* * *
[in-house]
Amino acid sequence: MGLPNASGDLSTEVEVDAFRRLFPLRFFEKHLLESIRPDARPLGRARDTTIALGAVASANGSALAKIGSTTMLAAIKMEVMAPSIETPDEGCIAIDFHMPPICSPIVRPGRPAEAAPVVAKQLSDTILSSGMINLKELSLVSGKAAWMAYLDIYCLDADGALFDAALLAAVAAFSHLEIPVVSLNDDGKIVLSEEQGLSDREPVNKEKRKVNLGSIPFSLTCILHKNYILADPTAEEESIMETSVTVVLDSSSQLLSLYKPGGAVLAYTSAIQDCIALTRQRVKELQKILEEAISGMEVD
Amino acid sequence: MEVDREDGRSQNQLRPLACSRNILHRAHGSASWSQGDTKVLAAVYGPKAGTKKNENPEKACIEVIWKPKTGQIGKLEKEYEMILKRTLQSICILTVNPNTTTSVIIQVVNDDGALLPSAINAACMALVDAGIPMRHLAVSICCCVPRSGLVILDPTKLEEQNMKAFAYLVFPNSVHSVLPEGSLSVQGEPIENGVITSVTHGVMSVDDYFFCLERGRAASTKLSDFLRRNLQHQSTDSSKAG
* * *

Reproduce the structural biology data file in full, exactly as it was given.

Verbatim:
[in-house]
Amino acid sequence: MGLPNASGDLSTEVEVDAFRRLFPLRFFEKHLLESIRPDARPLGRARDTTIALGAVASANGSALAKIGSTTMLAAIKMEVMAPSIETPDEGCIAIDFHMPPICSPIVRPGRPAEAAPVVAKQLSDTILSSGMINLKELSLVSGKAAWMAYLDIYCLDADGALFDAALLAAVAAFSHLEIPVVSLNDDGKIVLSEEQGLSDREPVNKEKRKVNLGSIPFSLTCILHKNYILADPTAEEESIMETSVTVVLDSSSQLLSLYKPGGAVLAYTSAIQDCIALTRQRVKELQKILEEAISGMEVD
Amino acid sequence: MEVDREDGRSQNQLRPLACSRNILHRAHGSASWSQGDTKVLAAVYGPKAGTKKNENPEKACIEVIWKPKTGQIGKLEKEYEMILKRTLQSICILTVNPNTTTSVIIQVVNDDGALLPSAINAACMALVDAGIPMRHLAVSICCCVPRSGLVILDPTKLEEQNMKAFAYLVFPNSVHSVLPEGSLSVQGEPIENGVITSVTHGVMSVDDYFFCLERGRAASTKLSDFLRRNLQHQSTDSSKAG